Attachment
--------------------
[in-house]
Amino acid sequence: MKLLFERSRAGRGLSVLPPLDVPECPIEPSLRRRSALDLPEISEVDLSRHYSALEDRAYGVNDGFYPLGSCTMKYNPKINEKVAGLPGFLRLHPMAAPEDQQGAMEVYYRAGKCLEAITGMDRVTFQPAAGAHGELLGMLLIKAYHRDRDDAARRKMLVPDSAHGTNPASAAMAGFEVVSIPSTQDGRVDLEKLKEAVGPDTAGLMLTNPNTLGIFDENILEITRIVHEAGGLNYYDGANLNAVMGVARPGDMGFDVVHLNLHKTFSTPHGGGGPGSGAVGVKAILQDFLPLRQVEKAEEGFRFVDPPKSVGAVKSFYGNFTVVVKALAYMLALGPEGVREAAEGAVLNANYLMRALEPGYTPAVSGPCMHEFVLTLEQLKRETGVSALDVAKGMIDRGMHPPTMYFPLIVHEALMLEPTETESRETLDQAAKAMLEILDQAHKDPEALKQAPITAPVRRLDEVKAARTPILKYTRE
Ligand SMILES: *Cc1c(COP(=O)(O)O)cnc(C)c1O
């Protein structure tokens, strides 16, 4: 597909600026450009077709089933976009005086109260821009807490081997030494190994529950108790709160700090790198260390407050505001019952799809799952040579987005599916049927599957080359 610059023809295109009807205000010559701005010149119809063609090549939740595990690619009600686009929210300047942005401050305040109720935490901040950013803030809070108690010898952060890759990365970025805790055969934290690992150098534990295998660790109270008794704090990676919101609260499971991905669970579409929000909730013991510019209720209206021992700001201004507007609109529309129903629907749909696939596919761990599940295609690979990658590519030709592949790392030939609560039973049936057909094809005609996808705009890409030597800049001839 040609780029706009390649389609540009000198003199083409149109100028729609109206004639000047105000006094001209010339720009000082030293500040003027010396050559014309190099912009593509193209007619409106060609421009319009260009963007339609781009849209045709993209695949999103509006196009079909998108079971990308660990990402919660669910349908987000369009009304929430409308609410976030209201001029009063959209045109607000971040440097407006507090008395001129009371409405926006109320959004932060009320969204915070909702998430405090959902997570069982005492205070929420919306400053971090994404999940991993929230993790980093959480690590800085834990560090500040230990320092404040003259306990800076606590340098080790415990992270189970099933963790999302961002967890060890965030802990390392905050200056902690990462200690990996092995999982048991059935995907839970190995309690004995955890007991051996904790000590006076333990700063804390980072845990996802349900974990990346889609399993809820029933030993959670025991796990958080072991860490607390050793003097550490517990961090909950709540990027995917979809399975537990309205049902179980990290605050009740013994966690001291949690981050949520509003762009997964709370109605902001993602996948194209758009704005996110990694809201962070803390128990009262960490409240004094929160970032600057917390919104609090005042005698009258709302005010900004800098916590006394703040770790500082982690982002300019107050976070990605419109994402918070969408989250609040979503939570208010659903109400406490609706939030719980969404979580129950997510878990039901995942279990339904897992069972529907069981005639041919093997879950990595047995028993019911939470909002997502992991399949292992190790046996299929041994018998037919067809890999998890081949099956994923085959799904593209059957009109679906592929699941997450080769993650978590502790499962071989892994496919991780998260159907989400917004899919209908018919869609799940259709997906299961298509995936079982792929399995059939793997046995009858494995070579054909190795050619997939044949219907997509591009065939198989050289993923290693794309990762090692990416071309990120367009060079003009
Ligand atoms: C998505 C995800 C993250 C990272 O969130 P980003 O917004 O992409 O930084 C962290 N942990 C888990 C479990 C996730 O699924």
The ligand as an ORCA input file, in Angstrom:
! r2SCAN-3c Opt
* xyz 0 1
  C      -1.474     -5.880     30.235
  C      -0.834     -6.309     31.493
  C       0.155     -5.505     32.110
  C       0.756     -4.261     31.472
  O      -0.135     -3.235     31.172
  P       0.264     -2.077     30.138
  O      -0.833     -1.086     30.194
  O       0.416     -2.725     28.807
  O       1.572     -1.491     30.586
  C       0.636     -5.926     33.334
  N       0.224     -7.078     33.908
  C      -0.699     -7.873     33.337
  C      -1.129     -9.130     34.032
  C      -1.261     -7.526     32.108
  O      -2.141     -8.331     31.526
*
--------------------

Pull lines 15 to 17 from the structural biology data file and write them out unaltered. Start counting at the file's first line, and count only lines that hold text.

  O      -0.833     -1.086     30.194
  O       0.416     -2.725     28.807
  O       1.572     -1.491     30.586